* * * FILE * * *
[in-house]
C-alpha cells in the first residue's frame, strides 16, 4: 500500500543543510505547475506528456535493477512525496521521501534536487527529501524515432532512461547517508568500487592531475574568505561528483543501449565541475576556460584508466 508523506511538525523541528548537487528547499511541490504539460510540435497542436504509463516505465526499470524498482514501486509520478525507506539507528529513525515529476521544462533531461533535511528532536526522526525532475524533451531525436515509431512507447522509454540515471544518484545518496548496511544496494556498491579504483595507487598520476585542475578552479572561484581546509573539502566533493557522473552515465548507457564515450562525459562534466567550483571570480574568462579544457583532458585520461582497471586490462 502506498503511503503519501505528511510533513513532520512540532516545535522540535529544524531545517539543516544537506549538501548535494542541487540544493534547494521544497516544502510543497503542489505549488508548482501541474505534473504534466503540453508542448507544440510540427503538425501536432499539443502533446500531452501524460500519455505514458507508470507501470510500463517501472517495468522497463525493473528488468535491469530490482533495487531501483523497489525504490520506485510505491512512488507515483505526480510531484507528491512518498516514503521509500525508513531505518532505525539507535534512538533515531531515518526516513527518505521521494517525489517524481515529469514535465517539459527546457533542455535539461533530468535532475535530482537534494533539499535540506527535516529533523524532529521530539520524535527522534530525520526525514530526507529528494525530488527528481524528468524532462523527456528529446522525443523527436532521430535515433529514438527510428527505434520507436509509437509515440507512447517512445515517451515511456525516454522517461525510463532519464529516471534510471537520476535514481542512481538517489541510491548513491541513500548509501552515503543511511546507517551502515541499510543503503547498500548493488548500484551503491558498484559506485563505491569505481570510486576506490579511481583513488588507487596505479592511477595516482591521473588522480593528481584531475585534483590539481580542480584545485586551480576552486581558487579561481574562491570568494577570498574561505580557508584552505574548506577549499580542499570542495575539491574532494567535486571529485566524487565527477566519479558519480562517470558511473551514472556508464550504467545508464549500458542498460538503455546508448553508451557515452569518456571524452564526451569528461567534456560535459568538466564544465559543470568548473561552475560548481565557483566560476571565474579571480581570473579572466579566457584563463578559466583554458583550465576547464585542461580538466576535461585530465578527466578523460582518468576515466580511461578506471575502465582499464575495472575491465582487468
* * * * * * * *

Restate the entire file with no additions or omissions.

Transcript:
[in-house]
C-alpha cells in the first residue's frame, strides 16, 4: 500500500543543510505547475506528456535493477512525496521521501534536487527529501524515432532512461547517508568500487592531475574568505561528483543501449565541475576556460584508466 508523506511538525523541528548537487528547499511541490504539460510540435497542436504509463516505465526499470524498482514501486509520478525507506539507528529513525515529476521544462533531461533535511528532536526522526525532475524533451531525436515509431512507447522509454540515471544518484545518496548496511544496494556498491579504483595507487598520476585542475578552479572561484581546509573539502566533493557522473552515465548507457564515450562525459562534466567550483571570480574568462579544457583532458585520461582497471586490462 502506498503511503503519501505528511510533513513532520512540532516545535522540535529544524531545517539543516544537506549538501548535494542541487540544493534547494521544497516544502510543497503542489505549488508548482501541474505534473504534466503540453508542448507544440510540427503538425501536432499539443502533446500531452501524460500519455505514458507508470507501470510500463517501472517495468522497463525493473528488468535491469530490482533495487531501483523497489525504490520506485510505491512512488507515483505526480510531484507528491512518498516514503521509500525508513531505518532505525539507535534512538533515531531515518526516513527518505521521494517525489517524481515529469514535465517539459527546457533542455535539461533530468535532475535530482537534494533539499535540506527535516529533523524532529521530539520524535527522534530525520526525514530526507529528494525530488527528481524528468524532462523527456528529446522525443523527436532521430535515433529514438527510428527505434520507436509509437509515440507512447517512445515517451515511456525516454522517461525510463532519464529516471534510471537520476535514481542512481538517489541510491548513491541513500548509501552515503543511511546507517551502515541499510543503503547498500548493488548500484551503491558498484559506485563505491569505481570510486576506490579511481583513488588507487596505479592511477595516482591521473588522480593528481584531475585534483590539481580542480584545485586551480576552486581558487579561481574562491570568494577570498574561505580557508584552505574548506577549499580542499570542495575539491574532494567535486571529485566524487565527477566519479558519480562517470558511473551514472556508464550504467545508464549500458542498460538503455546508448553508451557515452569518456571524452564526451569528461567534456560535459568538466564544465559543470568548473561552475560548481565557483566560476571565474579571480581570473579572466579566457584563463578559466583554458583550465576547464585542461580538466576535461585530465578527466578523460582518468576515466580511461578506471575502465582499464575495472575491465582487468